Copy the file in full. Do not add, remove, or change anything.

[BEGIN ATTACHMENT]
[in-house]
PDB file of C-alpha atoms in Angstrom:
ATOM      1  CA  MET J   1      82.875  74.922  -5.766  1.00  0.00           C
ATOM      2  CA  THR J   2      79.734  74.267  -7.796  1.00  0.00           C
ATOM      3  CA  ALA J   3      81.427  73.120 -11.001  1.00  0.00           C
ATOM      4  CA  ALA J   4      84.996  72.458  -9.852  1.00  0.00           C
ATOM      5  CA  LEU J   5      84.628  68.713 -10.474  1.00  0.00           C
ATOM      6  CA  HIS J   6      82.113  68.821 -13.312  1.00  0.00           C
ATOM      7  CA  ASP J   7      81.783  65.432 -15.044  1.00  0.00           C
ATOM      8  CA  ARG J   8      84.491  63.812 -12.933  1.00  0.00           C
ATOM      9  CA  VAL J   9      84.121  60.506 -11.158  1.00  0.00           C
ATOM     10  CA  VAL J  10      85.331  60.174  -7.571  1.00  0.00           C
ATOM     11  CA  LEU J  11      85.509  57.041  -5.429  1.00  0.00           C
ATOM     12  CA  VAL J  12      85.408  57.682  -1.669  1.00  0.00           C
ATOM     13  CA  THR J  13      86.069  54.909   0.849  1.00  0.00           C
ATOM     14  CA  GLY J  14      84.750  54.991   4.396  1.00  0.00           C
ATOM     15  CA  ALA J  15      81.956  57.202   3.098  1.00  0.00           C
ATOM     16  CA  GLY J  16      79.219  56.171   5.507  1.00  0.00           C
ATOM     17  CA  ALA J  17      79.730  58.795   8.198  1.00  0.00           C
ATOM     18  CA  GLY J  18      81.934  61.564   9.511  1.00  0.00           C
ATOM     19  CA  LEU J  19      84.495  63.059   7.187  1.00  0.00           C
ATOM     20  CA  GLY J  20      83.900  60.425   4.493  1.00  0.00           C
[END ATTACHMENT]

[in-house]
PDB file of C-alpha atoms in Angstrom:
ATOM      1  CA  MET J   1      82.875  74.922  -5.766  1.00  0.00           C
ATOM      2  CA  THR J   2      79.734  74.267  -7.796  1.00  0.00           C
ATOM      3  CA  ALA J   3      81.427  73.120 -11.001  1.00  0.00           C
ATOM      4  CA  ALA J   4      84.996  72.458  -9.852  1.00  0.00           C
ATOM      5  CA  LEU J   5      84.628  68.713 -10.474  1.00  0.00           C
ATOM      6  CA  HIS J   6      82.113  68.821 -13.312  1.00  0.00           C
ATOM      7  CA  ASP J   7      81.783  65.432 -15.044  1.00  0.00           C
ATOM      8  CA  ARG J   8      84.491  63.812 -12.933  1.00  0.00           C
ATOM      9  CA  VAL J   9      84.121  60.506 -11.158  1.00  0.00           C
ATOM     10  CA  VAL J  10      85.331  60.174  -7.571  1.00  0.00           C
ATOM     11  CA  LEU J  11      85.509  57.041  -5.429  1.00  0.00           C
ATOM     12  CA  VAL J  12      85.408  57.682  -1.669  1.00  0.00           C
ATOM     13  CA  THR J  13      86.069  54.909   0.849  1.00  0.00           C
ATOM     14  CA  GLY J  14      84.750  54.991   4.396  1.00  0.00           C
ATOM     15  CA  ALA J  15      81.956  57.202   3.098  1.00  0.00           C
ATOM     16  CA  GLY J  16      79.219  56.171   5.507  1.00  0.00           C
ATOM     17  CA  ALA J  17      79.730  58.795   8.198  1.00  0.00           C
ATOM     18  CA  GLY J  18      81.934  61.564   9.511  1.00  0.00           C
ATOM     19  CA  LEU J  19      84.495  63.059   7.187  1.00  0.00           C
ATOM     20  CA  GLY J  20      83.900  60.425   4.493  1.00  0.00           C